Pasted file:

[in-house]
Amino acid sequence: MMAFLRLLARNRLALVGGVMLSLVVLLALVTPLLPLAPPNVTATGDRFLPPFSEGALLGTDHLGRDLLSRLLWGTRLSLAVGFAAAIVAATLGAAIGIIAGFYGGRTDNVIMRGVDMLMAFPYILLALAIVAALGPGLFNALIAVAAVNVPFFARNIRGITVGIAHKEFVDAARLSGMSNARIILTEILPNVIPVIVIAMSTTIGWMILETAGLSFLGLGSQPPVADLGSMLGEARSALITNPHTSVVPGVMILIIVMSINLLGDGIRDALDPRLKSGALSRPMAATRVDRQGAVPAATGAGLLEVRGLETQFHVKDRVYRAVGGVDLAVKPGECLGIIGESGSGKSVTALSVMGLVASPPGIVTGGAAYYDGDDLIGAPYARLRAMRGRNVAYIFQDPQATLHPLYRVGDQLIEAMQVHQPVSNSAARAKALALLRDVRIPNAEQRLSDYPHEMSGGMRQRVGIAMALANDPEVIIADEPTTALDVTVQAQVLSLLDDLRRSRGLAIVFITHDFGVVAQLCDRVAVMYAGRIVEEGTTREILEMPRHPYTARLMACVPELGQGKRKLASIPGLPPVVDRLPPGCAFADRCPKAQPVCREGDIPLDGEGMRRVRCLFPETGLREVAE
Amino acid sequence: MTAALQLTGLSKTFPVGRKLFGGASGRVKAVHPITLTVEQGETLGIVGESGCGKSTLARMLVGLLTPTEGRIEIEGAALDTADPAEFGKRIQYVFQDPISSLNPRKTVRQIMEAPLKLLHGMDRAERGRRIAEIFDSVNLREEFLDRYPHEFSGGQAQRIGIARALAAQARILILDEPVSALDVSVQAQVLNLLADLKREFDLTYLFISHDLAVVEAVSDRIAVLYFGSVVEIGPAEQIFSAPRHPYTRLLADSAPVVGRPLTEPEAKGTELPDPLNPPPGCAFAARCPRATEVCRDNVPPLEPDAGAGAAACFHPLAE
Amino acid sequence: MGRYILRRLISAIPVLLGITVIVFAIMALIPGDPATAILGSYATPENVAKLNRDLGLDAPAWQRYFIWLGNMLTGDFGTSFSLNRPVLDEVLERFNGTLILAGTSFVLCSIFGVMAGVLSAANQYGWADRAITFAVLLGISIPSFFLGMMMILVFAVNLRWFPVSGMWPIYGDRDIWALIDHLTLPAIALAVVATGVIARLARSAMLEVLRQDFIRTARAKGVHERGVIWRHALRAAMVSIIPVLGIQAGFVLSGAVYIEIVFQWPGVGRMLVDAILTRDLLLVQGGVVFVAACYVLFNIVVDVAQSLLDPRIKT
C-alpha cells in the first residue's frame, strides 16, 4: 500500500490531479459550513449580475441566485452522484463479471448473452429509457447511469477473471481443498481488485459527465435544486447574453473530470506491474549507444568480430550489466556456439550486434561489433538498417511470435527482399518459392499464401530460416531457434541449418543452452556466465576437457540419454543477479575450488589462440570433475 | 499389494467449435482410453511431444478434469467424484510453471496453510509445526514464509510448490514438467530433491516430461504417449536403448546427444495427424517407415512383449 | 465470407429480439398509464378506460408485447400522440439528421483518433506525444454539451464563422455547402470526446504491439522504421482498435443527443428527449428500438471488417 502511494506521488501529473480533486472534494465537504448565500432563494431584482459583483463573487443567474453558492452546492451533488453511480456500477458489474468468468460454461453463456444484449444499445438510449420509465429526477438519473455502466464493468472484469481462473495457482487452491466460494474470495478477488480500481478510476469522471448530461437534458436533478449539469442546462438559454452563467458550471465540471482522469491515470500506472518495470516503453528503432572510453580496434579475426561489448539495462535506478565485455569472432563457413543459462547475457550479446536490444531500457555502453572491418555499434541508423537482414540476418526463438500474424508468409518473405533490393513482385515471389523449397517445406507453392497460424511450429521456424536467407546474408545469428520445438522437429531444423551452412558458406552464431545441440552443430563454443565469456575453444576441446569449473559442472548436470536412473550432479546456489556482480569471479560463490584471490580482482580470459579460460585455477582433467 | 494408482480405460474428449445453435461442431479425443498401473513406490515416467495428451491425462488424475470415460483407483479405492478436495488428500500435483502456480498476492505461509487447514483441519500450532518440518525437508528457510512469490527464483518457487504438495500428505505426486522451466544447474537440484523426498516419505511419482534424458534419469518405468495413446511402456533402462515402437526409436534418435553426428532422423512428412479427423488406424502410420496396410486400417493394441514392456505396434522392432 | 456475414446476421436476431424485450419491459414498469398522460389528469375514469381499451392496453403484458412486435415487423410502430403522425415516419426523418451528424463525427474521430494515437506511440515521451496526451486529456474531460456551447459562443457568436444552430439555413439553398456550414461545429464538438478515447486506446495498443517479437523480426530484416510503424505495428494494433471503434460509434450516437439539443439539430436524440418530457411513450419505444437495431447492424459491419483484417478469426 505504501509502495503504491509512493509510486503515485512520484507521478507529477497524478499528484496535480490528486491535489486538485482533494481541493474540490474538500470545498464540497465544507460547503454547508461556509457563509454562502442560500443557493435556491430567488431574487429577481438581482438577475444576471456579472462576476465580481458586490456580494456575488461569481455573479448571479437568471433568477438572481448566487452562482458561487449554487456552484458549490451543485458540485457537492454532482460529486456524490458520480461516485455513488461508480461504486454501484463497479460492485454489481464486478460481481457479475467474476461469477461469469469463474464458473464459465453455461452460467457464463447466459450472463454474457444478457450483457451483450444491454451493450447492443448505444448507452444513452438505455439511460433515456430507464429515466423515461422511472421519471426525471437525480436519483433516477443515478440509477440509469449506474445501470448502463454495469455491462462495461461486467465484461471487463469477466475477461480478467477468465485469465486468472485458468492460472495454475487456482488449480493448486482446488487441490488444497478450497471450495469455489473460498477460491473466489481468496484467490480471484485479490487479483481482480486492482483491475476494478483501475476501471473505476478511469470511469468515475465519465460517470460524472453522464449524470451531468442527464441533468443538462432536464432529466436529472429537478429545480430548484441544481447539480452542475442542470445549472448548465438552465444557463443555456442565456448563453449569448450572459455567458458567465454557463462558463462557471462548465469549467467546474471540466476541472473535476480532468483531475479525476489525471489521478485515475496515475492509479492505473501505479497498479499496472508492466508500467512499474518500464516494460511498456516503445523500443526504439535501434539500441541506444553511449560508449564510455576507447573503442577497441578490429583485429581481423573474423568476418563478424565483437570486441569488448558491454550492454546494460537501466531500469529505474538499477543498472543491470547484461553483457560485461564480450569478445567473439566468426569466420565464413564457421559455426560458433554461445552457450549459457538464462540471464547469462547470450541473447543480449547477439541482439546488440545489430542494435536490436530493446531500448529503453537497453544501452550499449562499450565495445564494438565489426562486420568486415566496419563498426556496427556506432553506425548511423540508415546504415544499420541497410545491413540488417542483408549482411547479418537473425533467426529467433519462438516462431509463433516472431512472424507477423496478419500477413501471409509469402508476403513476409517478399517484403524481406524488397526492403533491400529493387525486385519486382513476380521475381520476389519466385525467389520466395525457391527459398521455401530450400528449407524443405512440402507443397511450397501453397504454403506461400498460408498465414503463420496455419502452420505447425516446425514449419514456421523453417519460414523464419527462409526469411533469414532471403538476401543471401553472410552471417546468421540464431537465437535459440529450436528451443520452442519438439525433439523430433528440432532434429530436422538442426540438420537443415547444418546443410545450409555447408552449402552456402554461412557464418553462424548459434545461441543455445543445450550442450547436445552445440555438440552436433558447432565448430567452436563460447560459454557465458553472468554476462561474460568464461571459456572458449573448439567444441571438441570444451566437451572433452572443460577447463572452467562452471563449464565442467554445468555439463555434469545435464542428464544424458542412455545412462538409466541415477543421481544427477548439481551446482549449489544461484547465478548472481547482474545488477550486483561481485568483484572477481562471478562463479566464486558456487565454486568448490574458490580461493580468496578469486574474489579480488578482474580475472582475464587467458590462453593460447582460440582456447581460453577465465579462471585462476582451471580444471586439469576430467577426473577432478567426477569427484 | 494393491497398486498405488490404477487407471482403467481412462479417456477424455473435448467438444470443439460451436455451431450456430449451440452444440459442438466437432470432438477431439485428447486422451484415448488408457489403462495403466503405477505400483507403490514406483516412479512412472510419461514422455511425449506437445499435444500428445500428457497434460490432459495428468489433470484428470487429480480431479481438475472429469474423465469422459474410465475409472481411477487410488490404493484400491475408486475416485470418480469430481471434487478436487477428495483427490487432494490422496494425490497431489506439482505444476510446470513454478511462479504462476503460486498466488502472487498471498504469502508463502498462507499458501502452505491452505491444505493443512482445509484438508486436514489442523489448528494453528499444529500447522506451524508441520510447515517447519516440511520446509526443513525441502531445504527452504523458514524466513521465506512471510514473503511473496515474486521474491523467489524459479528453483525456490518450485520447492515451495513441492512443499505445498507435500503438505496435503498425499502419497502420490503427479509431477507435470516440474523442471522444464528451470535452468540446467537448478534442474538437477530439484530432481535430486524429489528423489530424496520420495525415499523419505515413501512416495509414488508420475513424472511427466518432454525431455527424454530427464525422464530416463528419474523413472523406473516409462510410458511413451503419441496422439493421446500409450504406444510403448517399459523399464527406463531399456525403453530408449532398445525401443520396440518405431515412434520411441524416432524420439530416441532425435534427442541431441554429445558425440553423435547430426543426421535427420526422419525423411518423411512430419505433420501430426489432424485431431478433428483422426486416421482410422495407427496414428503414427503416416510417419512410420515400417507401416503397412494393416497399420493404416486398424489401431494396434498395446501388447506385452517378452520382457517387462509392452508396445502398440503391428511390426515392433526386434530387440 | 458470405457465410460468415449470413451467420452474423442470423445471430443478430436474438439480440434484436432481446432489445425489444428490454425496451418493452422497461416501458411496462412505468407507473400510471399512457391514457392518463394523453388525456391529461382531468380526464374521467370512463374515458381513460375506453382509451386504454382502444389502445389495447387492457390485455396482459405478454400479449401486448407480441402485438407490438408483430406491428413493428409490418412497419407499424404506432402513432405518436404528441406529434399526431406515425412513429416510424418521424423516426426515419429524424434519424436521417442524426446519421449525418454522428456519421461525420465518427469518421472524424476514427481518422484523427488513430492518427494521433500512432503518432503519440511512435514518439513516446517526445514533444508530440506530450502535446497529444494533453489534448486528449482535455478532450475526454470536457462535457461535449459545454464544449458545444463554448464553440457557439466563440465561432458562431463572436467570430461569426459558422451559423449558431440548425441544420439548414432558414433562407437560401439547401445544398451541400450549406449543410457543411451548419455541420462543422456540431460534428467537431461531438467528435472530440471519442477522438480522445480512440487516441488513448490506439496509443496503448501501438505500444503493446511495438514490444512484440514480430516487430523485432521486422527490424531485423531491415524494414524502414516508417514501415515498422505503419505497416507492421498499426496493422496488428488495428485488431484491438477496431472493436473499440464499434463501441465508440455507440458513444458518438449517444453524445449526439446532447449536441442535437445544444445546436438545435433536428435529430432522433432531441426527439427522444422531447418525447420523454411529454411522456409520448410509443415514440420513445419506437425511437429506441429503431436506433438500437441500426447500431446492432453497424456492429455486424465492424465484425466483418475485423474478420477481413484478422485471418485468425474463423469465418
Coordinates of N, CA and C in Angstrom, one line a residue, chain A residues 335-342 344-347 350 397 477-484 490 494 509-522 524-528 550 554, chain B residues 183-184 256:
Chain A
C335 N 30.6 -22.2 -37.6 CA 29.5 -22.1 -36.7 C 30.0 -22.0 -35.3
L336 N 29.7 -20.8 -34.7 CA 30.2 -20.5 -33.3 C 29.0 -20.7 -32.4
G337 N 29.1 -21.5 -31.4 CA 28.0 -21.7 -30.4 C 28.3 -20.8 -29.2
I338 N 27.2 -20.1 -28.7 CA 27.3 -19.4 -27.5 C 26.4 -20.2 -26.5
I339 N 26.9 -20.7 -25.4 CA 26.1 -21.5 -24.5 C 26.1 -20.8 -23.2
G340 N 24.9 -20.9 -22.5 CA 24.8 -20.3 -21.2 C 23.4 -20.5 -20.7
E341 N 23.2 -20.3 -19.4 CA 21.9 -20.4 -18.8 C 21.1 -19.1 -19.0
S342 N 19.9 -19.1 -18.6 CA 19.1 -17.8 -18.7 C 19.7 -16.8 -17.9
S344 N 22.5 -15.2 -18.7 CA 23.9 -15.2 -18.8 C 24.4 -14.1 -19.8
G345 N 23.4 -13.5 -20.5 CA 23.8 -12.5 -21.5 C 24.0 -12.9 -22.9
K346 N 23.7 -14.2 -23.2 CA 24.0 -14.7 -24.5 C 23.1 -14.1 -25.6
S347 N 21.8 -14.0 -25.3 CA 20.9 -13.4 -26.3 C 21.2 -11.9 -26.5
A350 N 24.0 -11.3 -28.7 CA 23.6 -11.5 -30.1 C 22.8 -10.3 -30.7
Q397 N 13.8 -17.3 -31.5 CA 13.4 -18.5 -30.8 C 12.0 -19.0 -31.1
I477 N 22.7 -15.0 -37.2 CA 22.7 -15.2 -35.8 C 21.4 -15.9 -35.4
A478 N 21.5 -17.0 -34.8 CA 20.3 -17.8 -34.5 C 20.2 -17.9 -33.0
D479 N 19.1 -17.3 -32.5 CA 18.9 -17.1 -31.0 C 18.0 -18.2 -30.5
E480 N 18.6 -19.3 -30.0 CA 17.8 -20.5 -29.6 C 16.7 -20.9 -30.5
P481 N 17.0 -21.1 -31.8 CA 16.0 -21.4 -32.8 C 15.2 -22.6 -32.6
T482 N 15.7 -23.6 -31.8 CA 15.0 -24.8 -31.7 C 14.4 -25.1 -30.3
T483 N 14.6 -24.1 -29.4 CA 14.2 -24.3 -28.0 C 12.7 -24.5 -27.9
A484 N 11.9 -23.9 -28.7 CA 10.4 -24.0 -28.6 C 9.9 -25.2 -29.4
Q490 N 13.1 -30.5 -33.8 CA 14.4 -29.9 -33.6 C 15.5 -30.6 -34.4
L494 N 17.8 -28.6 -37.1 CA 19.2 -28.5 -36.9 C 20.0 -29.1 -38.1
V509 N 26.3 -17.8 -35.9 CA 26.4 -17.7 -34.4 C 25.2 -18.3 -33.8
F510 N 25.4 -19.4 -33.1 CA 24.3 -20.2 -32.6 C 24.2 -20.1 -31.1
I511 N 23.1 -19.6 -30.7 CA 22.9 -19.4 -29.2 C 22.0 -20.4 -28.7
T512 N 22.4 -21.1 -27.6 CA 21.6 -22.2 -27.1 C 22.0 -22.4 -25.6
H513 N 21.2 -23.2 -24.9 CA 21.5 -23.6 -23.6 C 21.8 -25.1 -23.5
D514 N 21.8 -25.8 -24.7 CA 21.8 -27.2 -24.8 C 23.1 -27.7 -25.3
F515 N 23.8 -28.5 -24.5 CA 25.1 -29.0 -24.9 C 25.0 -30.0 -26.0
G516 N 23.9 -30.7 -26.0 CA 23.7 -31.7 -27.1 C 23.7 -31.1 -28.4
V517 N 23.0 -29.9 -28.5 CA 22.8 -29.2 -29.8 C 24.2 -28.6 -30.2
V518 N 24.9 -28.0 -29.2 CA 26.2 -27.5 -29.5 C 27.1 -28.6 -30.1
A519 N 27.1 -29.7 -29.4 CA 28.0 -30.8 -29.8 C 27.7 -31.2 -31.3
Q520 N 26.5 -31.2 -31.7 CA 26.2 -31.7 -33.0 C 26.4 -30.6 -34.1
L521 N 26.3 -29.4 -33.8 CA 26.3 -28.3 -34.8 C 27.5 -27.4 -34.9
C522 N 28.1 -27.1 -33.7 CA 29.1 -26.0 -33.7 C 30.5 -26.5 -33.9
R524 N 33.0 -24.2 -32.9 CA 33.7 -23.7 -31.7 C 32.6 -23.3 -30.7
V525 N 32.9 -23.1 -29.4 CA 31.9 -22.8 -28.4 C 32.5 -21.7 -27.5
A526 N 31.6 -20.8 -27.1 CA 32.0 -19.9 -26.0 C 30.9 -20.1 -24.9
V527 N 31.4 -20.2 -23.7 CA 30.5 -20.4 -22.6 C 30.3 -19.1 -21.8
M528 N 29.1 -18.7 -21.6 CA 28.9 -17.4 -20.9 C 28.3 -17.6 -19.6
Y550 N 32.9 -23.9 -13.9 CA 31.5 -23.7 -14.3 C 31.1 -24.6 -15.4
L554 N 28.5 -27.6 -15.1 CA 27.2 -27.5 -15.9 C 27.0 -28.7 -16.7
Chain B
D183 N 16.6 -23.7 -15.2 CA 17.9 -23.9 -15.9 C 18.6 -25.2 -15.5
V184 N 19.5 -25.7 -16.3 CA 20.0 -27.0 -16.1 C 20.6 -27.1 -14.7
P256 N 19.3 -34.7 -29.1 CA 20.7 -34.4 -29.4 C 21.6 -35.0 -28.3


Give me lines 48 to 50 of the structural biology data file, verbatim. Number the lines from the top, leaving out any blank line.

A526 N 31.6 -20.8 -27.1 CA 32.0 -19.9 -26.0 C 30.9 -20.1 -24.9
V527 N 31.4 -20.2 -23.7 CA 30.5 -20.4 -22.6 C 30.3 -19.1 -21.8
M528 N 29.1 -18.7 -21.6 CA 28.9 -17.4 -20.9 C 28.3 -17.6 -19.6